A Publication of WTVP

One question that inevitably arises whenever a project manager is brought into a group for the first time is, “Won’t this add time and cost to the project?” It is hard to grasp the concept that adding processes to a system that so far had been productive will shorten the life cycle and reduce costs. Yet that is what a good project manager can bring to a project—the fine-tuning of work efforts, management of scope, the voice to and from the customer, and being able to bring the team together to look at the project in new ways.

The second biggest concern with introducing a formal project management practice to an organization is the loss of control that functional managers and employees experience on the project. Most IT people whose professional careers did not include project management processes have grown accustomed to owning their portion of the project and tend to struggle when that ownership is transferred to a non-technical person. Managers struggle the most—they see a loss of control over their reports and may feel threatened.

The project manager, or Project Management Office (PMO) if it exists, needs to work to gain the trust of the internal members of the organization to allay those fears and highlight the positives. The manager will have more time to focus on the strategy of the organization from a higher level, instead of being bogged down by minutia. The engineers will have a clearer picture of the work they need to accomplish and when it needs to be done, and will have more time to focus on that work while the project manager handles the communication back to the customer.

Education becomes critical when rolling out a project management practice within an organization. The practice should be introduced slowly, with a few quick wins, to gain the trust of the team and show them what to expect when it is applied to larger projects. When working with the project team, it is important to introduce the concepts at a high level, and then get more granular as the team becomes more comfortable working in a “projectized” environment.

Fast Company magazine recently published a great article explaining four key points of project execution at a level that everyone can understand and get excited about. By showing how project management was vital in the raid on Osama bin Laden’s compound, they walk the reader through the thought process that should go into creating a project plan and executing it.

  1. Plan backward from the goal. IT projects often start before having a well-defined final product. While some methodologies allow for some flexibility in the project plan, if you can’t define when something is “complete,” you can never actually be finished. Gather the requirements, create the scope and then develop a change management plan if that scope has to change.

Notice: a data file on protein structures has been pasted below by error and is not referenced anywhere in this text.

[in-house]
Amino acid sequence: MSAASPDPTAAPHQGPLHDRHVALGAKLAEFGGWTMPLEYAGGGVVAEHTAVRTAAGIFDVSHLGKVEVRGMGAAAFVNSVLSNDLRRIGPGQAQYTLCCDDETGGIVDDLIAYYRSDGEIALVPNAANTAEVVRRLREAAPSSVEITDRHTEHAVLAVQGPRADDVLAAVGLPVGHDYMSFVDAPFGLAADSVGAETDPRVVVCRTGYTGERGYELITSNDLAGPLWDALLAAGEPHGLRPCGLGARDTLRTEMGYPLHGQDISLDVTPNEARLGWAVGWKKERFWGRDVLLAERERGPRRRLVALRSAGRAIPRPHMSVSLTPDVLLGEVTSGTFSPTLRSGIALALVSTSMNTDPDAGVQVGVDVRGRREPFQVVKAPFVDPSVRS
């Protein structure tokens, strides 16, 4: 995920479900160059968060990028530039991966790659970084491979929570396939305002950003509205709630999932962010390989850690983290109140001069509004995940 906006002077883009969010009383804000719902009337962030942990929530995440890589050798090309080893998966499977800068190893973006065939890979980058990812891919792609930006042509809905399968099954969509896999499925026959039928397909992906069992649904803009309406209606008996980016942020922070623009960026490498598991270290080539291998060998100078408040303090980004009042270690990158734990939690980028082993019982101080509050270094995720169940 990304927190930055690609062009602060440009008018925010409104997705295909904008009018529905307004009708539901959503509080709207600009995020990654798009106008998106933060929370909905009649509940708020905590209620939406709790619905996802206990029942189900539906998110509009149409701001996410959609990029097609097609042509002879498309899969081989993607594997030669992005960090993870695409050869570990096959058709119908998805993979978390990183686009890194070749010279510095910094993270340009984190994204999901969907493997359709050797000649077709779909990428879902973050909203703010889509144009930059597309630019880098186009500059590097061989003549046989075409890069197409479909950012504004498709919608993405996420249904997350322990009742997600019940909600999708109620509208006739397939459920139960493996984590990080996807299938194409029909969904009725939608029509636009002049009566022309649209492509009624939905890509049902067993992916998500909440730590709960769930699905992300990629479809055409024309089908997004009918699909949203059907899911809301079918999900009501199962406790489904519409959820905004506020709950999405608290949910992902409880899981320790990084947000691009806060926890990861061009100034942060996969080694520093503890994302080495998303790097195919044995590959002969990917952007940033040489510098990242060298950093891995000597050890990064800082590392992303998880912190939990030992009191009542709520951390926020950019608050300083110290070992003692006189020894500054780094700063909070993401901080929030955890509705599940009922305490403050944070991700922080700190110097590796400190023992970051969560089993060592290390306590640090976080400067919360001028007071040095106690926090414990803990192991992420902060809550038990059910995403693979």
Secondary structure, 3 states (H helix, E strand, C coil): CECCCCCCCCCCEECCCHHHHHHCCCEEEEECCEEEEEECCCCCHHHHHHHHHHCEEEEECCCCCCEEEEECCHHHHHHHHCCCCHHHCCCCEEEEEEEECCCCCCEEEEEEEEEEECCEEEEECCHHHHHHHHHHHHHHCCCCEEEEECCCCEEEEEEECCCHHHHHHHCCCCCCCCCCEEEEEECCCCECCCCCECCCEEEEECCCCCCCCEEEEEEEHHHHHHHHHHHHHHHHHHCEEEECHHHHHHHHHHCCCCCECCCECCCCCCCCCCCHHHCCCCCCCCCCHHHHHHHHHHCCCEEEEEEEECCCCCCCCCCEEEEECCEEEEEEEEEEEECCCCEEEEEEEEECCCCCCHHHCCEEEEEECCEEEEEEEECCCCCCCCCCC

2. Disprove your own theories. As the project team starts to define how they will complete the tasks on a project, they should be able to explain why their recommendations will provide the best outcome. If they spend some time poking holes in their own theories, they are more likely to either cement their original idea, or find a new solution that may increase the likelihood of project success.
  3. Every team member must know the mission. A strong communications plan is vital to the success of the project, especially if team members are located in disparate locations or are working simultaneously on pieces of the project that will ultimately need to be joined together. By knowing the end goal and the current status of the project in relation to that end goal, the team is better prepared for any hiccups that may come up.
  4. Know your most important question, and who can answer it. This will vary depending on the stage of the project, but the project manager will typically be the person who either knows the answer or where to go for that answer. Communication again becomes paramount to the success of the project as the members of the team need to get their questions answered quickly and accurately so as to not fall behind or make bad assumptions on a work item that was not well-defined.

Ultimately, the only way to truly get buy-in on the benefits of project management is to demonstrate the productivity gains brought about by a faster and tighter development cycle, less rework brought about by misunderstandings in the execution process, a more stable final product, and happier, more satisfied customers. Just as the assault on Bin Laden’s compound would have failed had it not been well-defined, well-planned and well-executed, so will your IT initiatives fail if there is not adequate project management in place. iBi